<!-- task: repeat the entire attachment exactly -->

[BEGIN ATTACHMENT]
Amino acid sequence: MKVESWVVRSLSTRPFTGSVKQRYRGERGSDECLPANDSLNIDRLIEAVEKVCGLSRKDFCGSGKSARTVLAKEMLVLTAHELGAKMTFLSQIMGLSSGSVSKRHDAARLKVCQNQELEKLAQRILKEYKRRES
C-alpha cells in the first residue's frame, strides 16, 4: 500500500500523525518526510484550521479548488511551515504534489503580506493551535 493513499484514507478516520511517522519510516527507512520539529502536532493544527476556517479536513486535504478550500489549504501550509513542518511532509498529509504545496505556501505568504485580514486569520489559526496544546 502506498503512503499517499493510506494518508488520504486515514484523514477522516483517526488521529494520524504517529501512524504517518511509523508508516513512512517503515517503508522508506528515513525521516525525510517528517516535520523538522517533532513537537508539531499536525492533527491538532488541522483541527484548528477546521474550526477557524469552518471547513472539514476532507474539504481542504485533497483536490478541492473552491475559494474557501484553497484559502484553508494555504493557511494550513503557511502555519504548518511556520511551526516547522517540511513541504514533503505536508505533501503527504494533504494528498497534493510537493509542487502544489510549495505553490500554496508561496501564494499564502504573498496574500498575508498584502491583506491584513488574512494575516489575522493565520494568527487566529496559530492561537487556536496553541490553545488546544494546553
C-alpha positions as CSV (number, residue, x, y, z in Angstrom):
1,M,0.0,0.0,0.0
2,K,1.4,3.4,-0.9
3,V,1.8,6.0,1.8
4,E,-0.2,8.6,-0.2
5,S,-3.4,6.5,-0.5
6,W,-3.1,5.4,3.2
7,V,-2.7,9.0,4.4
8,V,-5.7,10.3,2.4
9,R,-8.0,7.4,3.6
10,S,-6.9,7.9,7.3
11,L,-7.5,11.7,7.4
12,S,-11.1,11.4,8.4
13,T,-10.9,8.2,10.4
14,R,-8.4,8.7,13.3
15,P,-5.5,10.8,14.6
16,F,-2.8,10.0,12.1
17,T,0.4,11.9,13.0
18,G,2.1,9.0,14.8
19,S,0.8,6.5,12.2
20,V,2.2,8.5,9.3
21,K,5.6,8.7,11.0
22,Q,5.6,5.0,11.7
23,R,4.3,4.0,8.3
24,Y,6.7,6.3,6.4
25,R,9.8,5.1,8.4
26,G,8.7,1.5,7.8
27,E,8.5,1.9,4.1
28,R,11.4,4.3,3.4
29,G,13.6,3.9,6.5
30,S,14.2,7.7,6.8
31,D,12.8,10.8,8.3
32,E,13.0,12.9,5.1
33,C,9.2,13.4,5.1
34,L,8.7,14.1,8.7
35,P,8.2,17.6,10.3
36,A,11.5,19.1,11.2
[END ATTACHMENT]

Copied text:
Amino acid sequence: MKVESWVVRSLSTRPFTGSVKQRYRGERGSDECLPANDSLNIDRLIEAVEKVCGLSRKDFCGSGKSARTVLAKEMLVLTAHELGAKMTFLSQIMGLSSGSVSKRHDAARLKVCQNQELEKLAQRILKEYKRRES
C-alpha cells in the first residue's frame, strides 16, 4: 500500500500523525518526510484550521479548488511551515504534489503580506493551535 493513499484514507478516520511517522519510516527507512520539529502536532493544527476556517479536513486535504478550500489549504501550509513542518511532509498529509504545496505556501505568504485580514486569520489559526496544546 502506498503512503499517499493510506494518508488520504486515514484523514477522516483517526488521529494520524504517529501512524504517518511509523508508516513512512517503515517503508522508506528515513525521516525525510517528517516535520523538522517533532513537537508539531499536525492533527491538532488541522483541527484548528477546521474550526477557524469552518471547513472539514476532507474539504481542504485533497483536490478541492473552491475559494474557501484553497484559502484553508494555504493557511494550513503557511502555519504548518511556520511551526516547522517540511513541504514533503505536508505533501503527504494533504494528498497534493510537493509542487502544489510549495505553490500554496508561496501564494499564502504573498496574500498575508498584502491583506491584513488574512494575516489575522493565520494568527487566529496559530492561537487556536496553541490553545488546544494546553
C-alpha positions as CSV (number, residue, x, y, z in Angstrom):
1,M,0.0,0.0,0.0
2,K,1.4,3.4,-0.9
3,V,1.8,6.0,1.8
4,E,-0.2,8.6,-0.2
5,S,-3.4,6.5,-0.5
6,W,-3.1,5.4,3.2
7,V,-2.7,9.0,4.4
8,V,-5.7,10.3,2.4
9,R,-8.0,7.4,3.6
10,S,-6.9,7.9,7.3
11,L,-7.5,11.7,7.4
12,S,-11.1,11.4,8.4
13,T,-10.9,8.2,10.4
14,R,-8.4,8.7,13.3
15,P,-5.5,10.8,14.6
16,F,-2.8,10.0,12.1
17,T,0.4,11.9,13.0
18,G,2.1,9.0,14.8
19,S,0.8,6.5,12.2
20,V,2.2,8.5,9.3
21,K,5.6,8.7,11.0
22,Q,5.6,5.0,11.7
23,R,4.3,4.0,8.3
24,Y,6.7,6.3,6.4
25,R,9.8,5.1,8.4
26,G,8.7,1.5,7.8
27,E,8.5,1.9,4.1
28,R,11.4,4.3,3.4
29,G,13.6,3.9,6.5
30,S,14.2,7.7,6.8
31,D,12.8,10.8,8.3
32,E,13.0,12.9,5.1
33,C,9.2,13.4,5.1
34,L,8.7,14.1,8.7
35,P,8.2,17.6,10.3
36,A,11.5,19.1,11.2